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Lancet ; 399(10324): 519-520, 2022 02 05.
Article in English | MEDLINE | ID: covidwho-1665561

COVID-19 , SARS-CoV-2 , Humans
Science ; 373(6558)2021 08 27.
Article in English | MEDLINE | ID: covidwho-1376452


The COVID-19 pandemic has revealed critical knowledge gaps in our understanding of and a need to update the traditional view of transmission pathways for respiratory viruses. The long-standing definitions of droplet and airborne transmission do not account for the mechanisms by which virus-laden respiratory droplets and aerosols travel through the air and lead to infection. In this Review, we discuss current evidence regarding the transmission of respiratory viruses by aerosols-how they are generated, transported, and deposited, as well as the factors affecting the relative contributions of droplet-spray deposition versus aerosol inhalation as modes of transmission. Improved understanding of aerosol transmission brought about by studies of severe acute respiratory syndrome coronavirus 2 (SARS-CoV-2) infection requires a reevaluation of the major transmission pathways for other respiratory viruses, which will allow better-informed controls to reduce airborne transmission.

Air Microbiology , COVID-19/transmission , Respiratory Tract Infections/transmission , SARS-CoV-2 , Virus Diseases/transmission , Virus Physiological Phenomena , Aerosols , COVID-19/virology , Disease Transmission, Infectious , Humans , Microbial Viability , Particle Size , Respiratory System/virology , Respiratory Tract Infections/virology , SARS-CoV-2/isolation & purification , SARS-CoV-2/physiology , Viral Load , Virus Diseases/virology , Viruses/isolation & purification
Environ Sci Technol ; 55(16): 11176-11182, 2021 08 17.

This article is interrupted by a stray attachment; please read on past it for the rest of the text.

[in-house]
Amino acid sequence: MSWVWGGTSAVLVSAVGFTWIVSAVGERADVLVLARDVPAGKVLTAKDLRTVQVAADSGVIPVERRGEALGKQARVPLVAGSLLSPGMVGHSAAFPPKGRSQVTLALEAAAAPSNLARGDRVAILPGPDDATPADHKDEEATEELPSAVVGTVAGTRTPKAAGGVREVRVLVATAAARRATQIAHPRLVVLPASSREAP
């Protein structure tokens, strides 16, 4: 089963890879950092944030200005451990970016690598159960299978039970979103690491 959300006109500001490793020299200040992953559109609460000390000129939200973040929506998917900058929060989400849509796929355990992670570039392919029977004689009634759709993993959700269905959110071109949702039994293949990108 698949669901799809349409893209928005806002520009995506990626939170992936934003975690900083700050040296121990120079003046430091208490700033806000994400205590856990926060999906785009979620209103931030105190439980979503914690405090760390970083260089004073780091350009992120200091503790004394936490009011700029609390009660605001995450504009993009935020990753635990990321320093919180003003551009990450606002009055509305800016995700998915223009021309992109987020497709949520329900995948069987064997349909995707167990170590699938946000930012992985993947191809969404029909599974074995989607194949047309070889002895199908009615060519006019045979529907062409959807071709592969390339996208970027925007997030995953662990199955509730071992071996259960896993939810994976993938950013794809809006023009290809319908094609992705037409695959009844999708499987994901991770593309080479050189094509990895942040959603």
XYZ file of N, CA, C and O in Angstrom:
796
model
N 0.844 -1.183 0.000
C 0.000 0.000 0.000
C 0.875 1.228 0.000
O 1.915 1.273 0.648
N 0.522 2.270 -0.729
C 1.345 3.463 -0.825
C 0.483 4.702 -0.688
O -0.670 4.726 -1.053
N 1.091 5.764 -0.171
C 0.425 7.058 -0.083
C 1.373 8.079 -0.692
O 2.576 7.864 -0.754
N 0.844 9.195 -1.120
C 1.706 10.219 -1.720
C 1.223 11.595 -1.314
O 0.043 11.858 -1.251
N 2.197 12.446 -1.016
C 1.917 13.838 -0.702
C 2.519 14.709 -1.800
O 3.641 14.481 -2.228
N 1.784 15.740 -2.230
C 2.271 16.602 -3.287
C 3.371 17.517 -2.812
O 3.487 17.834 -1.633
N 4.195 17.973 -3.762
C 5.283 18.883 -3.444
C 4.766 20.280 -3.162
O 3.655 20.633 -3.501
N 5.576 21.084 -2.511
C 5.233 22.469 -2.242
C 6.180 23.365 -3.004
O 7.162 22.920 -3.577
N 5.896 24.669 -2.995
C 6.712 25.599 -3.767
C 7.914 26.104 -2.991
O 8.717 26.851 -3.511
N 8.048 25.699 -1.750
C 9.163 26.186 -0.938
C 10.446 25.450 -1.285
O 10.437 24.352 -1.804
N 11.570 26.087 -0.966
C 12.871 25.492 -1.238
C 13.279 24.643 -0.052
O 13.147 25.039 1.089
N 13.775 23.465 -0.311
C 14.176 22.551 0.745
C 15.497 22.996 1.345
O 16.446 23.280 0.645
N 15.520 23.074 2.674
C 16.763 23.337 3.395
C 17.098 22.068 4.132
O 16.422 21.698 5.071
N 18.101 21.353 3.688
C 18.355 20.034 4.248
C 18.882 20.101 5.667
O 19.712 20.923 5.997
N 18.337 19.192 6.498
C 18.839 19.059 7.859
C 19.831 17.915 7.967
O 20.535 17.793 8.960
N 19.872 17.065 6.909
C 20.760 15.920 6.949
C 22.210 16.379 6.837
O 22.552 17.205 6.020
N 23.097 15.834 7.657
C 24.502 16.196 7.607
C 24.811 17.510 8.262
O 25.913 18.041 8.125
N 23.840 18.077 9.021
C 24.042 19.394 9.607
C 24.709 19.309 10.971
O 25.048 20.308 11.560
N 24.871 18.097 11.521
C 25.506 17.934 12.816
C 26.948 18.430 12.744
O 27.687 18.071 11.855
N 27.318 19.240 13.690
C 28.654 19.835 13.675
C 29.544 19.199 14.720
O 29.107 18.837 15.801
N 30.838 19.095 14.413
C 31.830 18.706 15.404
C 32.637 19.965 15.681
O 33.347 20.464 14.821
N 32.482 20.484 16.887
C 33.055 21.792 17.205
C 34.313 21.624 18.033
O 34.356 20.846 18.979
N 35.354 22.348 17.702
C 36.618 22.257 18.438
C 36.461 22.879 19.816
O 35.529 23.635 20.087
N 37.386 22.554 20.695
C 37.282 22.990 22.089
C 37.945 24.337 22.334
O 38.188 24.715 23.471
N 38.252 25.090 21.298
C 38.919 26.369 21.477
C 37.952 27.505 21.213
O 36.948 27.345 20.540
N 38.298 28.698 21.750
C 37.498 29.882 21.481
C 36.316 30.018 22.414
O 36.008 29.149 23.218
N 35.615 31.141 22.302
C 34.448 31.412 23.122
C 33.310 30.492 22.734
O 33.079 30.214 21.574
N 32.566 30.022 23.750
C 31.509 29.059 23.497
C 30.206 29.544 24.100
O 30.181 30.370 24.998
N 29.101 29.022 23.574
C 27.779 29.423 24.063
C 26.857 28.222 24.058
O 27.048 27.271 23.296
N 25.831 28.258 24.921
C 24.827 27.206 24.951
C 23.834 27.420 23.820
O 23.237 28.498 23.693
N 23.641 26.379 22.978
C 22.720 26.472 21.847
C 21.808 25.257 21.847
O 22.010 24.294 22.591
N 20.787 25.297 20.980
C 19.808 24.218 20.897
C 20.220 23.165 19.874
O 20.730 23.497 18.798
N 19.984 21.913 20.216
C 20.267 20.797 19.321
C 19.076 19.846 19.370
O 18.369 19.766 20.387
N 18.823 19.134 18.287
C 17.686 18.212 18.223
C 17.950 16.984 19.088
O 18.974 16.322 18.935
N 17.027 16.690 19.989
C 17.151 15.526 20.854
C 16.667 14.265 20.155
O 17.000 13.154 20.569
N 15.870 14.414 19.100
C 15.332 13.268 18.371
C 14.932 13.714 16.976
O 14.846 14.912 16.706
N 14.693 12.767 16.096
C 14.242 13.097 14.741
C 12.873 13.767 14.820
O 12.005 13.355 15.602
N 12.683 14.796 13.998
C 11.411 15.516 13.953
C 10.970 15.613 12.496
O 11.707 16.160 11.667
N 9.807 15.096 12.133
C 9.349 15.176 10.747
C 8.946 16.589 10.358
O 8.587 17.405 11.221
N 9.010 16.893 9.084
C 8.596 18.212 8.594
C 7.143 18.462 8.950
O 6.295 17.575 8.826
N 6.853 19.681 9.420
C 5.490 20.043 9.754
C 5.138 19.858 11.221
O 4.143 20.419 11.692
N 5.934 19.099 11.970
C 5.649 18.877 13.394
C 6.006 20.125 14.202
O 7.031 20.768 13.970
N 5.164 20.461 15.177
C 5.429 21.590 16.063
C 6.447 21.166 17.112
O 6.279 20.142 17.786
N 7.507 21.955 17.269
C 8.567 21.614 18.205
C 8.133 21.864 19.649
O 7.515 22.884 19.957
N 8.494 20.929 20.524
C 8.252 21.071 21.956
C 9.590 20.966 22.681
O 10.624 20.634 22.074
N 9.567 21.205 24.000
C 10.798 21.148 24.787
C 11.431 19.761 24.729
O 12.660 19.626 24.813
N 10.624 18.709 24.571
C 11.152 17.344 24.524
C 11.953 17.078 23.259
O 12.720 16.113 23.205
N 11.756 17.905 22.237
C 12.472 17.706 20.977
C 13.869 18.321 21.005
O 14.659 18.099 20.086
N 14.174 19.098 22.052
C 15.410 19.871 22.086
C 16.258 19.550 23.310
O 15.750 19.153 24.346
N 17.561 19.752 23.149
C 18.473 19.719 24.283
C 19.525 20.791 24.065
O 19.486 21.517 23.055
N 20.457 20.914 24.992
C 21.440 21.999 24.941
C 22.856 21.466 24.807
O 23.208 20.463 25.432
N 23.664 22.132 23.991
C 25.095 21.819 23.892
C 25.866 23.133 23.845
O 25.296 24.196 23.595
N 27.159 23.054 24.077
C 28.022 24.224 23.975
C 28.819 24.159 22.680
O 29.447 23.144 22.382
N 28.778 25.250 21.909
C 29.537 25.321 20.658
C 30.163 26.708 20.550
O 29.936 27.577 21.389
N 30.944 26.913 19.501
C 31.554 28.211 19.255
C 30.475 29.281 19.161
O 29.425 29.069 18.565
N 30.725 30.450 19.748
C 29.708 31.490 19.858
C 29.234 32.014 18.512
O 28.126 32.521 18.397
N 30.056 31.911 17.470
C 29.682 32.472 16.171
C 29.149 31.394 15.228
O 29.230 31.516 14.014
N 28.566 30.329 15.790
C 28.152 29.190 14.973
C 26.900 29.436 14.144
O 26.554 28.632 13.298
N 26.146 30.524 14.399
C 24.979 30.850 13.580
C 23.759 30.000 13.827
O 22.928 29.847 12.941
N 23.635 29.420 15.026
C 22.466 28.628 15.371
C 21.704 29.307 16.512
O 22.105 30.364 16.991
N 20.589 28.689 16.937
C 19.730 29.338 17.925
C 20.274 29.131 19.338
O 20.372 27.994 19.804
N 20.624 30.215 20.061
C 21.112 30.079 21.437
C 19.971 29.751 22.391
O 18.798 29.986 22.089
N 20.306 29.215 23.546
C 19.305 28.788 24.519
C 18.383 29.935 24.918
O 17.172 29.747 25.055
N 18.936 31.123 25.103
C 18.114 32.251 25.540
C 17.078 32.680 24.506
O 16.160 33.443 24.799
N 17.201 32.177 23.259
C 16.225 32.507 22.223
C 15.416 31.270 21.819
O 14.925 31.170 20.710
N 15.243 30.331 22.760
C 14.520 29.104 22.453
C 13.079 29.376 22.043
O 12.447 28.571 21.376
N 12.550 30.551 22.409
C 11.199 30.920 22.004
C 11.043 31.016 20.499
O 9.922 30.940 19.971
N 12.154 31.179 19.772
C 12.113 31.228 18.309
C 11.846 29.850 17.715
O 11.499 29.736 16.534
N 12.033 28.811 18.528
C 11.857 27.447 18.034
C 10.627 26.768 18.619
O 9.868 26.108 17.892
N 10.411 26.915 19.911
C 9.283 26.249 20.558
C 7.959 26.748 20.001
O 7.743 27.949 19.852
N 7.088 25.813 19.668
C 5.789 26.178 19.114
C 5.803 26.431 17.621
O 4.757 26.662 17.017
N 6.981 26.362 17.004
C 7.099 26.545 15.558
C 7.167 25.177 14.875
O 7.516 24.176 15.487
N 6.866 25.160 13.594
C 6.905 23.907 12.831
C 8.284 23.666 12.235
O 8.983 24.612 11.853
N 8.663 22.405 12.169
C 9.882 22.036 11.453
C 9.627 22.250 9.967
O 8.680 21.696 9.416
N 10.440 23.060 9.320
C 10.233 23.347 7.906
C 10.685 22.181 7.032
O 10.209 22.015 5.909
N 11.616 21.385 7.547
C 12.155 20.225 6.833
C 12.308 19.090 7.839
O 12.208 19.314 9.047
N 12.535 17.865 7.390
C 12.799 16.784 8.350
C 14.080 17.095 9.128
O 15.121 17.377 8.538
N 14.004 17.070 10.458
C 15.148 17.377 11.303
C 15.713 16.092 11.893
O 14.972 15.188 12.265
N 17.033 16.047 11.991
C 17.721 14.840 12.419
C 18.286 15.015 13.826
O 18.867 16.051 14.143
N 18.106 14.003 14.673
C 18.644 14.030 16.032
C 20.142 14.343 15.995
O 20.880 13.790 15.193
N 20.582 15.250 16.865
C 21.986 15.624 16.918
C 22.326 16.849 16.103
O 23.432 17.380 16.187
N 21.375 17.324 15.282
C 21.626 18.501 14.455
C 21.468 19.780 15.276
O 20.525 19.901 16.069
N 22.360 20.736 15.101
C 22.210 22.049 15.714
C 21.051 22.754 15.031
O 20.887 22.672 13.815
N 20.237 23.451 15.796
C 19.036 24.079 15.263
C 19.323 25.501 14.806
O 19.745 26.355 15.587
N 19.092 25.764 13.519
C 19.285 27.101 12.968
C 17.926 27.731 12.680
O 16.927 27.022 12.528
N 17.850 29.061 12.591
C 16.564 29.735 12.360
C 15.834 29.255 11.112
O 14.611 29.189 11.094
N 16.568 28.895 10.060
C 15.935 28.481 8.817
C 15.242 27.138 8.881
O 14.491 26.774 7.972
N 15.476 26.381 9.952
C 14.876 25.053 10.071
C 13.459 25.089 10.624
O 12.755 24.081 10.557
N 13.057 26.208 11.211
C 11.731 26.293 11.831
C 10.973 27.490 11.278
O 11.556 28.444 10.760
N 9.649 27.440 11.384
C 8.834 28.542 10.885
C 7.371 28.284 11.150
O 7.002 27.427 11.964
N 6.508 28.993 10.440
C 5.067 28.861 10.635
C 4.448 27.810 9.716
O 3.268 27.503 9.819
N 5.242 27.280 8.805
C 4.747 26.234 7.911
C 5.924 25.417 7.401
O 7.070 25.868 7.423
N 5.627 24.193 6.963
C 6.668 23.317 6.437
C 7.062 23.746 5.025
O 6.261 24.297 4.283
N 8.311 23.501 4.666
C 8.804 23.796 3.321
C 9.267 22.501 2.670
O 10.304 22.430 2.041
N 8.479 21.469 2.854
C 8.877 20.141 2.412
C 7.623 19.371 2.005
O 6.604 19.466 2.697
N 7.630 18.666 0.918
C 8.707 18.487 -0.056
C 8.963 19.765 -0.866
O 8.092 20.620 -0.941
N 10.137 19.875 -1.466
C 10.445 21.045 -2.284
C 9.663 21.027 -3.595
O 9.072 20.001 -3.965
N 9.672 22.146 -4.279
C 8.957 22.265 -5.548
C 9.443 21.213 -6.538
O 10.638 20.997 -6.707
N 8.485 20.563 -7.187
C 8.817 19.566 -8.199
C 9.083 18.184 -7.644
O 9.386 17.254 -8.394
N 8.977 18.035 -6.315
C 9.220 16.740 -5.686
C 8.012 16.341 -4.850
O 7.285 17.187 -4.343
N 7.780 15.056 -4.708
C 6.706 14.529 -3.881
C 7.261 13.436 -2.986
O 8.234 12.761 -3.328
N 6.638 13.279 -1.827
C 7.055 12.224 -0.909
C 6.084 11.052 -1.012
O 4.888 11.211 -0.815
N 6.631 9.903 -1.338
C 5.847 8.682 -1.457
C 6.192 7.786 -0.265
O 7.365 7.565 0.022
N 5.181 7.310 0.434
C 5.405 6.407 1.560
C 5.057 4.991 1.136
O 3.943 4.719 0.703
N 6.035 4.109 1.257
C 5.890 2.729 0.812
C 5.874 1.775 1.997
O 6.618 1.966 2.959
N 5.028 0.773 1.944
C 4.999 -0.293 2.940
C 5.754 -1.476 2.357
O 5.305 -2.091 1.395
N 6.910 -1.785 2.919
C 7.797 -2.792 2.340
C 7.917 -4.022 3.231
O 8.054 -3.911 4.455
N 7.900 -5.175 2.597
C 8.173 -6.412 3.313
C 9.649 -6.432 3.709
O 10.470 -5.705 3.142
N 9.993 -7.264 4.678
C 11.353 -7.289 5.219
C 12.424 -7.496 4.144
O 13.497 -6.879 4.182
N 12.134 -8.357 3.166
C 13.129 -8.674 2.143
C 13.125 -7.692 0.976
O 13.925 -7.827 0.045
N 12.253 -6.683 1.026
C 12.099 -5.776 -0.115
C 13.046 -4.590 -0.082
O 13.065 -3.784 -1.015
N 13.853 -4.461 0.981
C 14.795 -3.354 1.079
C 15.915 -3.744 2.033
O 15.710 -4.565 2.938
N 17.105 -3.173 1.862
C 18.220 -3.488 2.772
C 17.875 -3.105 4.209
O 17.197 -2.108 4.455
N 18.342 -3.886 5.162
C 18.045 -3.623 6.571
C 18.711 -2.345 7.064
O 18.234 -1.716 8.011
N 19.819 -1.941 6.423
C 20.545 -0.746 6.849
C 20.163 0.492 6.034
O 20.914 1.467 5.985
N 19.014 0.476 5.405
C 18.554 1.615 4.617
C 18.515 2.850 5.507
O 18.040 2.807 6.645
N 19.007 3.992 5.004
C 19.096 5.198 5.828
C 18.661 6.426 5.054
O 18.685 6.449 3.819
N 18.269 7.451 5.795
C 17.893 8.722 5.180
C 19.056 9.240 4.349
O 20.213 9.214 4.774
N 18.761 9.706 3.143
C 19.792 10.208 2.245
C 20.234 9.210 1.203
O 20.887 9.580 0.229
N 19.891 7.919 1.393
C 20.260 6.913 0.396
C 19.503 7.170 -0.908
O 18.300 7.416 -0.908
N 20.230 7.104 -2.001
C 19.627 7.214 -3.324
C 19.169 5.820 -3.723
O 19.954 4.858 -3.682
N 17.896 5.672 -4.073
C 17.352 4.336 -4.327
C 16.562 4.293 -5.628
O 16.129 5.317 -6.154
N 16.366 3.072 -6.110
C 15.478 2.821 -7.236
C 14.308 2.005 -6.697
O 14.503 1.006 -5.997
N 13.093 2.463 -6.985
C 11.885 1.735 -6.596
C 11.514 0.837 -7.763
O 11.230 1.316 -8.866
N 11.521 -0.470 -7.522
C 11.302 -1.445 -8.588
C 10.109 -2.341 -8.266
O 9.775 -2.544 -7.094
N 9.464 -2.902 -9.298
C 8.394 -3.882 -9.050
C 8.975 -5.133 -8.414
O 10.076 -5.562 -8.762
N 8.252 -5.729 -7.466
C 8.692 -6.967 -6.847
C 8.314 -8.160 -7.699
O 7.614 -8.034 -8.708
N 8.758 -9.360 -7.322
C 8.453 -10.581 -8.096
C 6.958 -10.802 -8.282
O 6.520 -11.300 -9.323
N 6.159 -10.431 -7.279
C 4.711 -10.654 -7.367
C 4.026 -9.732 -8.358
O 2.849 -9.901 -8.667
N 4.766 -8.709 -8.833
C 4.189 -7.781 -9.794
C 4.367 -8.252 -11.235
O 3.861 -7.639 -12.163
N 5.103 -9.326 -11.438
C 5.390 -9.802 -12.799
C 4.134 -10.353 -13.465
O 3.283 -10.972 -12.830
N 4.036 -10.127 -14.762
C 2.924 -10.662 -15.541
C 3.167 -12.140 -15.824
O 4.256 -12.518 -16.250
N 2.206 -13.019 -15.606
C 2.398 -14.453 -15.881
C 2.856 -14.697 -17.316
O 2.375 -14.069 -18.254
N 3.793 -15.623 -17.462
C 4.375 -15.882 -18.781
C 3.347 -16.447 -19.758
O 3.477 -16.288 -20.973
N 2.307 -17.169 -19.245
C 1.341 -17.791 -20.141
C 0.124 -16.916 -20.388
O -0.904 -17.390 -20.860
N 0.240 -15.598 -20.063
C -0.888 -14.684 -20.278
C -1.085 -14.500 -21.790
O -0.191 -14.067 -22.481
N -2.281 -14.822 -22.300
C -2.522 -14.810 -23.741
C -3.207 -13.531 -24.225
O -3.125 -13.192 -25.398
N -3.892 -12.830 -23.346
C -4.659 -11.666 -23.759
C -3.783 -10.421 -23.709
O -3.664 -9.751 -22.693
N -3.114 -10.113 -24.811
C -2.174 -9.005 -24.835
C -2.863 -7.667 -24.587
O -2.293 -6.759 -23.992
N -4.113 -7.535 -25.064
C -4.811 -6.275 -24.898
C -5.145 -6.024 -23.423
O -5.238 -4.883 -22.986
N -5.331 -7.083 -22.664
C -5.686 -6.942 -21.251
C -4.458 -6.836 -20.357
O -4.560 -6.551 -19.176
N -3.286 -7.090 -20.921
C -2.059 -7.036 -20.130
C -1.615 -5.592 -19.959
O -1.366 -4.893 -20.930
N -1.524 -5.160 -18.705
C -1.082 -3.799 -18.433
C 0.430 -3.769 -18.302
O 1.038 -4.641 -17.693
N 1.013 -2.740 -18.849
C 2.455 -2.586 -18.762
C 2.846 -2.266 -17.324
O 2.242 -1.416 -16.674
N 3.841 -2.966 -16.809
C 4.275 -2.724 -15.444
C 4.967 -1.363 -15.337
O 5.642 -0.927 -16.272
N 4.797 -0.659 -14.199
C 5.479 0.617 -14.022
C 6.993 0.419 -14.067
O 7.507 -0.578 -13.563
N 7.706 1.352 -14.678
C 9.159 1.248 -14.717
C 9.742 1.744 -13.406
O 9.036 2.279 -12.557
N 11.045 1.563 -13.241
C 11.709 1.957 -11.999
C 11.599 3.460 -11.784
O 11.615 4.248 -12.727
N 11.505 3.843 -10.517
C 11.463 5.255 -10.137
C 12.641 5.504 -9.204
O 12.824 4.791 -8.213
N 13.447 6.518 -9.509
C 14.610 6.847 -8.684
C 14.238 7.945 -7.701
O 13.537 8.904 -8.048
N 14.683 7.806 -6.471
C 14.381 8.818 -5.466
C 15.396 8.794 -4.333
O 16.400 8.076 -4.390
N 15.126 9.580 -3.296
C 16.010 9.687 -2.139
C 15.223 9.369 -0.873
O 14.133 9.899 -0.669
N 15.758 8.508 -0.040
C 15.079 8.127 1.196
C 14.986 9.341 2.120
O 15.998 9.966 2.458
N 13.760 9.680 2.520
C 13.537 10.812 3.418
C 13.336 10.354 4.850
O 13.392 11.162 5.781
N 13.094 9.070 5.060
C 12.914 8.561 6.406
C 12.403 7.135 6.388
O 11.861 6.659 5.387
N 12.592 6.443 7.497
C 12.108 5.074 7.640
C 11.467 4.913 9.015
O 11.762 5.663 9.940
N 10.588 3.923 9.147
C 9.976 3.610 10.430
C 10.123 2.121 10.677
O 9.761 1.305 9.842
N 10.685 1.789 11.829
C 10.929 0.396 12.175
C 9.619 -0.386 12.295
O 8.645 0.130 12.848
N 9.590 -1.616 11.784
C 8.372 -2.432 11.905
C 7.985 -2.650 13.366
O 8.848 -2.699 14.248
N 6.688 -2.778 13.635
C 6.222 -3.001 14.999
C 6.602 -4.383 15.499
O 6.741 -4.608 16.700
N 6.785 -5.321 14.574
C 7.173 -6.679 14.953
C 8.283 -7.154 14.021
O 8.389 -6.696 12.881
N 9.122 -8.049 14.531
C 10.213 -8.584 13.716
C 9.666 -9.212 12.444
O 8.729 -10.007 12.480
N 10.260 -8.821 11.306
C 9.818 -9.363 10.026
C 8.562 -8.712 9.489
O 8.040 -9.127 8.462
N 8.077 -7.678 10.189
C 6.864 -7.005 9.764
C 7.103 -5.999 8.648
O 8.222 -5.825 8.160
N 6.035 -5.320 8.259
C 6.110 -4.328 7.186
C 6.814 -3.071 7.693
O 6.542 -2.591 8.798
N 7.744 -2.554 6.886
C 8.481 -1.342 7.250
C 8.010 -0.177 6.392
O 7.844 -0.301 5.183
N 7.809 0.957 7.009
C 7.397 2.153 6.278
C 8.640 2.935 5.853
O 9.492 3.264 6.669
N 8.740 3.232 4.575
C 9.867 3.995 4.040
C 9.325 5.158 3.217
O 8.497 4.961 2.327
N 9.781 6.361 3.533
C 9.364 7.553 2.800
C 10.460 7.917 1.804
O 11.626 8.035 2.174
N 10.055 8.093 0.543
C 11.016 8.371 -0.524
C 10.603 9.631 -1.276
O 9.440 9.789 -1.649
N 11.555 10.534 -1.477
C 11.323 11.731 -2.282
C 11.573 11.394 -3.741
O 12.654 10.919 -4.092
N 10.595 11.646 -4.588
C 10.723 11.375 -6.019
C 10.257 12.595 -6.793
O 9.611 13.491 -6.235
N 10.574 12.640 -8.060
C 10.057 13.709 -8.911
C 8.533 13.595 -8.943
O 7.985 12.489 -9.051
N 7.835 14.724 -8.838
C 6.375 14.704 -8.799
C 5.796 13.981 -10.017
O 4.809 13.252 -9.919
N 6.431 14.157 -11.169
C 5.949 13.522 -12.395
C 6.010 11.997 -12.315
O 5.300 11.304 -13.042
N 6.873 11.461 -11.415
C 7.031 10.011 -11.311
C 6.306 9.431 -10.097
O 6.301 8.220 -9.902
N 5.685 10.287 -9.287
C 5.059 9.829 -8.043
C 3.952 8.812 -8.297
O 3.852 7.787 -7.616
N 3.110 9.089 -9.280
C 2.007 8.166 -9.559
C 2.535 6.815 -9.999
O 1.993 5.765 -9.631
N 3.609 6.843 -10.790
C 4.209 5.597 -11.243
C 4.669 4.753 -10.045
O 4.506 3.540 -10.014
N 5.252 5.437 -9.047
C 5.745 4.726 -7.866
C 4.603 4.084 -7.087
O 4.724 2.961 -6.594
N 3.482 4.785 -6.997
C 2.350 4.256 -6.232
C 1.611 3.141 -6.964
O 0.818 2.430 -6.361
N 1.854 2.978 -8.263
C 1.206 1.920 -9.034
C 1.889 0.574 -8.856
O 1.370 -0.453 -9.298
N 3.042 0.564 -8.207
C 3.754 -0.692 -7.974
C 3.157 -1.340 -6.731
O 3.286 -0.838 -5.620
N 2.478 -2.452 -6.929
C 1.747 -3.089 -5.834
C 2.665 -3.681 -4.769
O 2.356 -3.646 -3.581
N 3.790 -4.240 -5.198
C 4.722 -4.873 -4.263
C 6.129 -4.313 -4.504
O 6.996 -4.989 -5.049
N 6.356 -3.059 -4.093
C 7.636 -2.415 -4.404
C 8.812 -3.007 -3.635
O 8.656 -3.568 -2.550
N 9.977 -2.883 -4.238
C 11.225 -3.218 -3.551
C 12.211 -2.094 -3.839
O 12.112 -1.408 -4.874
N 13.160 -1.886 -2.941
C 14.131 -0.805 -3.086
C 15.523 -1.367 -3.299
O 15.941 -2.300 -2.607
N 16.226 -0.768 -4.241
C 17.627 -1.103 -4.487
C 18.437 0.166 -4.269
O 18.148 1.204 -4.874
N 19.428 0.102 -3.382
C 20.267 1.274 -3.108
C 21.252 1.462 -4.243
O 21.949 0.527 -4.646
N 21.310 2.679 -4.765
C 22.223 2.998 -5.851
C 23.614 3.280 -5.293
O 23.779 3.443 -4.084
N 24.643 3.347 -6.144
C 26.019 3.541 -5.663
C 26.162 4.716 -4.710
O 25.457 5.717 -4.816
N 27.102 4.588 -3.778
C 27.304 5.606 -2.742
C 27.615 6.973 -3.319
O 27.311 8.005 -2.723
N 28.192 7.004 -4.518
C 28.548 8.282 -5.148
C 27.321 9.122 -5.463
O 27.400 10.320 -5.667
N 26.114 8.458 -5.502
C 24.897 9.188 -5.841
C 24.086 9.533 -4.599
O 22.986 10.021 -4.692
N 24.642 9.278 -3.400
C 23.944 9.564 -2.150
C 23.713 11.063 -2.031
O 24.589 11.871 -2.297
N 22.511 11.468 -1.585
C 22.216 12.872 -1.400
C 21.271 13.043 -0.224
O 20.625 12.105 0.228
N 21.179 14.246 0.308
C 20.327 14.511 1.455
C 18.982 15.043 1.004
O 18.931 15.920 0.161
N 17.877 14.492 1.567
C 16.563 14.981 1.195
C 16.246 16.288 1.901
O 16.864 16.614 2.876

Article in English | MEDLINE | ID: covidwho-1333867


Possible links between the transmission of COVID-19 and meteorology have been investigated by comparing positive cases across geographical regions or seasons. Little is known, however, about the degree to which environmental conditions modulate the daily dynamics of COVID-19 spread at a given location. One reason for this is that individual waves of the disease typically rise and decay too sharply, making it hard to isolate the contribution of meteorological cycles. To overcome this shortage, we here present a case study of the first wave of the outbreak in the city of Buenos Aires, which had a slow evolution of the caseload extending along most of 2020. We found that humidity plays a prominent role in modulating the variation of COVID-19 positive cases through a negative-slope linear relationship, with an optimal lag of 9 days between the meteorological observation and the positive case report. This relationship is specific to winter months, when relative humidity predicts up to half of the variance in positive case count. Our results provide a tool to anticipate possible local surges in COVID-19 cases after events of low humidity. More generally, they add to accumulating evidence pointing to dry air as a facilitator of COVID-19 transmission.

COVID-19 , Humidity , Cities , Humans , SARS-CoV-2 , Temperature
Indoor Air ; 31(2): 314-323, 2021 03.
Article in English | MEDLINE | ID: covidwho-796060